Wednesday, February 9, 2011

ATCs....Ancestor Trading Cards

William H. Johnstone
Artist Trading Cards (or ATCs) are miniature works of art about the same size as modern baseball cards,[1] or 2 ½ X 3 ½ inches (63 mm X 89 mm),[2] small enough to fit inside standard card-collector pockets, sleeves or sheets.[3] The ATC movement developed out of the mail art movement and has its origins in Switzerland.[4] Cards are produced in various media, including dry media (pencils, pens, markers, etc.), wet media (watercolor, acrylic paints, etc.), paper media (in the form of collage, papercuts, found objects, etc.) or even metals or cloth. The cards are usually traded or exchanged rather than sold. wikipedia

Nell and Carl Borgreen
"Bathing Beauty"
Ancestor Trading cards are a spin off of Artist Trading cards.
Using clipart and vintage photos I've created a set of fun and 
whimsical ancestor cards.

Nell, Carl and baby Judy Borgreen
Printed on cardstock and housed in a little
altered box, they are good for nothing
but holding, looking at and enjoying.

Carl Borgreen
"Flyboy"
This set was a Christmas gift to Mom who
is a paper and rubber stamp artist and makes
ATCs for swap groups all year long.

Gust Borgreen
"The Blacksmith"


Nell and Carl Borgreen and others
"The Jailbirds"

Johanna "Jennie" and Gust Borgreen

The Johnstones

Mary Alice Johnstone

Nell Borgreen "Nurse Nellie"

Gust Borgreen "The Kingfisher"

4 comments:

  1. I love, love, love these! They are fabulous! I want a set of my own (with my own ancestors!)! Perhaps you will tell us how you made them?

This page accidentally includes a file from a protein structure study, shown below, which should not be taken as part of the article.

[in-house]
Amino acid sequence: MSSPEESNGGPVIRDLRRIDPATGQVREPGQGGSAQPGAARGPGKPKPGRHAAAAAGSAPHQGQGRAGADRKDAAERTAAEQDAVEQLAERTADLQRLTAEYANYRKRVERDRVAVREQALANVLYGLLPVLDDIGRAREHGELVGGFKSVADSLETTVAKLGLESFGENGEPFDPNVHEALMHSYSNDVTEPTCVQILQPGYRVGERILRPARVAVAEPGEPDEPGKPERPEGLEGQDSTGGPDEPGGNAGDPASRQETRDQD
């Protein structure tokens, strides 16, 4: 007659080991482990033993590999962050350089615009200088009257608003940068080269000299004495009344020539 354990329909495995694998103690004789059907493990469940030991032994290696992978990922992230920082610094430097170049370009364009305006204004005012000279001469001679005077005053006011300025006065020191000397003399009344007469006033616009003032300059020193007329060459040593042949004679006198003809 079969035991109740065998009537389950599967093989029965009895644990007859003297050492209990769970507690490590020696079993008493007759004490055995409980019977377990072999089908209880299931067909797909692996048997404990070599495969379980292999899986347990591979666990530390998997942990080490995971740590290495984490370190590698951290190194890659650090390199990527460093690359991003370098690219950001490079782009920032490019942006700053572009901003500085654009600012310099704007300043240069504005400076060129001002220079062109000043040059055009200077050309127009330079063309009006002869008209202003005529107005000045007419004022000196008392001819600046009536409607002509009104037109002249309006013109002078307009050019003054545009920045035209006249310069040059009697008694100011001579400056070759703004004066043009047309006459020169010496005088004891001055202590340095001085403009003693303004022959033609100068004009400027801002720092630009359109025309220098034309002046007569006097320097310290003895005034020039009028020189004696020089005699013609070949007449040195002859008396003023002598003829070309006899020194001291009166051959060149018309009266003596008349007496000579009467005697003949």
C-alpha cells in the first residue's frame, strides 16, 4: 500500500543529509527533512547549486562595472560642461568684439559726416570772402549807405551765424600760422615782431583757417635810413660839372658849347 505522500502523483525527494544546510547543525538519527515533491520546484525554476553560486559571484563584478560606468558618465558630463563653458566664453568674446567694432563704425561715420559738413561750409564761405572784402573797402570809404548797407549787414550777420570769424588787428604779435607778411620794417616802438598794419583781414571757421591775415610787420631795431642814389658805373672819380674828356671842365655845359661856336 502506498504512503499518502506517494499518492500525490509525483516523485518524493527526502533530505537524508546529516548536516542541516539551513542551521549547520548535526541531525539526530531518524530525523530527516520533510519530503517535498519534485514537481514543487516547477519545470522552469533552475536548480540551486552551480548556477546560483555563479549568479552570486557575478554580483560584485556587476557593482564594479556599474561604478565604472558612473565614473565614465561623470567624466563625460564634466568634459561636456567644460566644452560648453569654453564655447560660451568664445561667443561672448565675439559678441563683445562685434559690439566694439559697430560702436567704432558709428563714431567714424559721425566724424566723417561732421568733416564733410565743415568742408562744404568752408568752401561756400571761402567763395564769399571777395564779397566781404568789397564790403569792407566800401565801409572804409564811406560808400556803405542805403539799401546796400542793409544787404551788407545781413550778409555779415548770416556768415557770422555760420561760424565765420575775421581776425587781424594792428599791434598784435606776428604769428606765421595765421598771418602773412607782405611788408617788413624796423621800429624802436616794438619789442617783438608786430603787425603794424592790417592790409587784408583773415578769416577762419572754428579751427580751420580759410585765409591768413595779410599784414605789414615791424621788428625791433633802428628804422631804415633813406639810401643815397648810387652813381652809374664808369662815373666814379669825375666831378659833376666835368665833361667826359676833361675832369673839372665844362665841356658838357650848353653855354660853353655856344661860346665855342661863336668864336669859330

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  2. Thanks Nancy. They're super fun and easy to do.
    Mine are a digital/paper hybrid. I create a 2.5" x 3.5" canvas in photoshop, plop my photos on that and size them to fit. Then I browse Google for images and clip art that help to illustrate my "story". Those are then added to the canvas, sized to fit and Bob's your uncle. You can print as is, or you can separate your layers, print individually, cut out and assemble on a 2.5" x 3.5" card stock base.

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  3. These are seriously cool!!! I really want to make a set of these for my kids to use in our homeschool history studies. What a great idea! Thanks for posting about this.

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  4. These are gorgeous!! What a wonderful idea. So creative, and I have a feeling even the anti-genealogy members of my family would enjoy these.
    Thanks for sharing!!

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